‘Pink-eye’ in cattle causes concern in the Centre
Jocelyn Coventry and Meg Humphrys
With all the extra flies that have been around lately in ghastly hot weather, there has been some concern and discussion amongst local producers about ‘pink-eye’ in cattle. The following article provides a timely summary from two references about ‘pink eye’ in beef cattle (see internet links at end of article):
- to explain what local producers have been seeing
- to highlight management strategies.
A study by Meat and Livestock Australia (MLA) reported that ‘pink-eye’ in cattle (infectious bovine kerato-conjunctivitis) costs Australian Beef Producers $23.5 million annually in lost production and treatment costs.
‘Pink-eye’ in cattle is an eye infection that starts as ‘weeping’ with inflammation, and can finish with ulceration and abcessation of the cornea. Infection by the primary bacteria (Moraxella bovis) occurs in association with many viral, bacterial and physical (environmental, animal) risk factors. Some of the physical factors that predispose cattle and promote spread of ‘pink-eye’ infection include:
- Flies - feed on ‘weeping’ eyes and spread the bacteria between animals.
- Ultraviolet light - sensitises and can damage the cornea.
- Long grass - causes physical damage and can cause mechanical transmission of infection.
- Dust - irritates eyes, increases tear production and assists spread.
- Pigmentation - ‘pink-eye’ is generally more common in non-pigmented eyes.
- Breed - ‘pink-eye’ is more common in Bos taurus than Bos indicus cattle.
(Over) crowding - congregation of cattle (e.g. for drought feeding, for yard weaning) increases physical contact and mechanical transmission.
Immune status - cattle in poor body condition tend to be less able to mount an immune response against the bacteria. Lack of prior exposure, and thus lack of immunity to the primary bacteria, makes ‘pink-eye’ more common in young stock.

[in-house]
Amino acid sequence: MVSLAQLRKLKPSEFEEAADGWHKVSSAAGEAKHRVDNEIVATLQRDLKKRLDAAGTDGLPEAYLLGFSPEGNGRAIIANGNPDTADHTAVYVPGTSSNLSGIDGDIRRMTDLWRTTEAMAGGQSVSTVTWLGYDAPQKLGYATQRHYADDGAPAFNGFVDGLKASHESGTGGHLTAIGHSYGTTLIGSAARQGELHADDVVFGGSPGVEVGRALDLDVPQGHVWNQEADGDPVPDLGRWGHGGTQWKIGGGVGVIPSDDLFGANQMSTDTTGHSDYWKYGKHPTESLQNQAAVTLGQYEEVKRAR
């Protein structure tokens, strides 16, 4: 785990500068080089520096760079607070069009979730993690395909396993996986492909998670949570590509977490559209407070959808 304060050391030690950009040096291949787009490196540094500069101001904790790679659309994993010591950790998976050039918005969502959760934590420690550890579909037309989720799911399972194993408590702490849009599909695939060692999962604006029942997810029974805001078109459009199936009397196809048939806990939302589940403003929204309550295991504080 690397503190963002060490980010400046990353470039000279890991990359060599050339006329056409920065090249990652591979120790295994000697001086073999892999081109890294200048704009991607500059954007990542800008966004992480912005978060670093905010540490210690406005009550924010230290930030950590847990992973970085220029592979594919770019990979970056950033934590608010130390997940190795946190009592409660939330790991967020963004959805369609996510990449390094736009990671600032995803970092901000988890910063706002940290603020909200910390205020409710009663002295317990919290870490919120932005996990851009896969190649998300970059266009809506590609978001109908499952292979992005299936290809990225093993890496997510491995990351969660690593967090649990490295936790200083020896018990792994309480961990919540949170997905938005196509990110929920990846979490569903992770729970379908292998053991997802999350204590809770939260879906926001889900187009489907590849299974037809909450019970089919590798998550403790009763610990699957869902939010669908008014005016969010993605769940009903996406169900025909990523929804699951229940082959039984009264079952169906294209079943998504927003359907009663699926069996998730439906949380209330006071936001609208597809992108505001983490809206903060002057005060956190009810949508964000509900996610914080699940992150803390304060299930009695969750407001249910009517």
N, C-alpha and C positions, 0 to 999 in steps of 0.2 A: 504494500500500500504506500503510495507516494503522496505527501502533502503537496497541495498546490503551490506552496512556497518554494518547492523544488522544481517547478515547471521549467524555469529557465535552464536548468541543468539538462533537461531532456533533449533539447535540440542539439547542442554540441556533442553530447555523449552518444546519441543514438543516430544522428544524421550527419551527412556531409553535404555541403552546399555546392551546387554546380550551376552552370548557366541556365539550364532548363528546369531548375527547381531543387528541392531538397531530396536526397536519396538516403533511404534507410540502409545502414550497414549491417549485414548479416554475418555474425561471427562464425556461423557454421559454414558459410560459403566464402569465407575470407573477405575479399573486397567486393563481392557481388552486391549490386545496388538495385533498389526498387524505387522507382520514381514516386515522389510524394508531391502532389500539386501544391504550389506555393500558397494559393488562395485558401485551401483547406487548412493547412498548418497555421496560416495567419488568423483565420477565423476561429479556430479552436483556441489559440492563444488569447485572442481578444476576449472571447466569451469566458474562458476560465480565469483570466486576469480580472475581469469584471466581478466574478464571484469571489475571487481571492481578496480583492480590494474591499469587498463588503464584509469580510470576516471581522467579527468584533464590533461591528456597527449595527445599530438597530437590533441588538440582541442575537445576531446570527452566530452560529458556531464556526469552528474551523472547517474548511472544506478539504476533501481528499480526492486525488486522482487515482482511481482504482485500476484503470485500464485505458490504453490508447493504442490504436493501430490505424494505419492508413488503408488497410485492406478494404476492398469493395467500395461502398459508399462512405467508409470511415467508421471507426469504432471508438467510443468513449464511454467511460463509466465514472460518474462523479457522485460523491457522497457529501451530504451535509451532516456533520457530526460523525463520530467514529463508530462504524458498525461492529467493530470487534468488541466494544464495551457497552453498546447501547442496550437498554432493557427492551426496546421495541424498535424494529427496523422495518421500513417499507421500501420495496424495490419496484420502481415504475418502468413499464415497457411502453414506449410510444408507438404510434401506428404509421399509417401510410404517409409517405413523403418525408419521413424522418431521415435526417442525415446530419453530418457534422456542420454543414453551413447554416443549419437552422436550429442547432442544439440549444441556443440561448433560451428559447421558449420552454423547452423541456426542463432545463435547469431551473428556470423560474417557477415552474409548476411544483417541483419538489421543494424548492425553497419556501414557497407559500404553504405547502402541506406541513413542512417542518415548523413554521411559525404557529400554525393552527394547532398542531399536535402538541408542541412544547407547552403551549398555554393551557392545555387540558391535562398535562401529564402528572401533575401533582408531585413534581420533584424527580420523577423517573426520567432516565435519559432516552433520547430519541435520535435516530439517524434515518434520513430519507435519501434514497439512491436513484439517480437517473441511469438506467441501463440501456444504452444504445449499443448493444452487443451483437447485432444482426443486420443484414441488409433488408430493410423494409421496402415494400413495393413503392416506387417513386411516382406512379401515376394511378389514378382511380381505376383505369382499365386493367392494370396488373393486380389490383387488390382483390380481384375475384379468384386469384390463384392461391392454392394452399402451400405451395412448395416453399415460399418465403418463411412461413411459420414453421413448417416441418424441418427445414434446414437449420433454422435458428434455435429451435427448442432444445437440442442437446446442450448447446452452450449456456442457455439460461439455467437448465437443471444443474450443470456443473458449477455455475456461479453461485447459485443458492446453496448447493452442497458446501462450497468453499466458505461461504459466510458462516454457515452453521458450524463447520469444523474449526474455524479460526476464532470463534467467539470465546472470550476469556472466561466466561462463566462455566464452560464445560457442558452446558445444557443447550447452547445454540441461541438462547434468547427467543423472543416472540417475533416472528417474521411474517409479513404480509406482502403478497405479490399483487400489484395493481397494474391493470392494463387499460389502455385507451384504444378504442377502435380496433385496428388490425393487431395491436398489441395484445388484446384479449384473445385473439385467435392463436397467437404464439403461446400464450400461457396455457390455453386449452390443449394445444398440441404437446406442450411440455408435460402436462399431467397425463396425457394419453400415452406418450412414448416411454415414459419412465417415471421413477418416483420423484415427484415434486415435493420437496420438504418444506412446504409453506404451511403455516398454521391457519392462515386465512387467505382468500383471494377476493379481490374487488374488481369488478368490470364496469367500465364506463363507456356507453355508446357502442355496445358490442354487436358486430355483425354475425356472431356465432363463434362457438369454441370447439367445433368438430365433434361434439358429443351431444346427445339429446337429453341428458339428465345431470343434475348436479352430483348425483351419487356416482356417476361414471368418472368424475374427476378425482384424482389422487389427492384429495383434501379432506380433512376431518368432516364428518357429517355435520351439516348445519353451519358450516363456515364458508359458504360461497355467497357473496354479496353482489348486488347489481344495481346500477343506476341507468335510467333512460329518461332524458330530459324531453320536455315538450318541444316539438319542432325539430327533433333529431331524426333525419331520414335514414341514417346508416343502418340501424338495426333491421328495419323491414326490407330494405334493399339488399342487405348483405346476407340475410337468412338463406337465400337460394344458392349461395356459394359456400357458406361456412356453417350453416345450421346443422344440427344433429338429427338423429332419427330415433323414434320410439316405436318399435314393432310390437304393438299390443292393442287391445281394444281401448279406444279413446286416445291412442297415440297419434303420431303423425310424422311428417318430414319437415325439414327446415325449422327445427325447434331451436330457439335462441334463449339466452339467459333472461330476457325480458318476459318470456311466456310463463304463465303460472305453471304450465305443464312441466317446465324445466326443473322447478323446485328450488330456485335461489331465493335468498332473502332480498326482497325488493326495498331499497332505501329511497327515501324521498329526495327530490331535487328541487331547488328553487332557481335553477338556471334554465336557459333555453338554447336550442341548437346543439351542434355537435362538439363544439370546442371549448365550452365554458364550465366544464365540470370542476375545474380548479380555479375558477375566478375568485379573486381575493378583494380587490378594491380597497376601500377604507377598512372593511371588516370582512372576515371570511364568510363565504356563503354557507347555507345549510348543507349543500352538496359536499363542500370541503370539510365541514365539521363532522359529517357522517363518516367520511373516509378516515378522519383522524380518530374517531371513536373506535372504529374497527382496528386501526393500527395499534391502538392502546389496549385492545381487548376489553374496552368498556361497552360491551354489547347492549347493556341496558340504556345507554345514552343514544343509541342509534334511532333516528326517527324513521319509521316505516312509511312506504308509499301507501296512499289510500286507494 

Prevention and control
Prevention and control activities should be undertaken to manage the impact of risk factors. The scope of activities include:
- Flies - minimise fly numbers, especially around cattle in the yard; chemical-use needs to be limited to those chemicals registered for cattle, with observed withholding periods (WHP) and export slaughter intervals (ESI);
- Immune status - vaccinate susceptible cattle (with Piliguard®), where seasonal outbreaks with ‘pink-eye’ have been caused by infection with Moraxella bovis bacteria.
- Crowding - avoid unnecessary yarding of cattle during periods with fly and dust problems that would increase the spread of infection.
Active infection – mustering cattle for the purpose of treating ‘pink-eye’ may be unwise if associated crowding or dust would increase spread of infection. However, if ‘pink-eye’-affected stock are seen in the yard, it is best to promptly segregate and treat these to speed-up recovery and minimise spread of infection to other cattle.
A judgement call will always be required for treatment of individual cattle, to ensure that treatments do more good than harm for the herd.
After ruling out other causes of ‘weeping’ eyes (e.g. eye cancer, grass seeds), the basic treatment described below assists general healing of eye infections. This treatment should focus on veterinary-prescription antibiotic eye ointment and eye patches. Veterinary prescription anti-inflammatory treatments are indicated for severe cases.
Many cattle can recover from mild ‘pink-eye’ without treatment within three to five weeks. Hence individual treatment should in general be limited to severely affected cattle (e.g. with eye abscesses) and obviously-affected cattle that are yarded for essential management.
Eye ointment – with prescription antibiotic (cloxacillin) will in most cases only require a single application into the conjunctival sac of the lower eyelid. However this may be repeated every 48 hours for severe infections.
Above photo courtesy of Victorian Department of Agriculture
Eye patches - assist treatment and healing by preventing flies, dust and ultraviolet light from causing further irritation. Patches are carefully glued over the eyelids (around the eye sockets) so that glue does not get into the eye and the patch can fall off in a few weeks. A cheap eye-patch can be crafted from heavy cloth (e.g. denim) or a dust mask.
Pink-eye in Beef Cattle by Victorian Department of Agriculture. Note Number: AG0066, Published: September 1998, Updated: February 2010.
Pink-eye in Beef Cattle by Coopers Animal Health,
If you have any further questions or comments on this article or any of the others you have read, please contact your local Pastoral Extension Officer, Meg Humphrys on 08 8951 8144 or 0427 373 011.
Last updated: 10 April 2019
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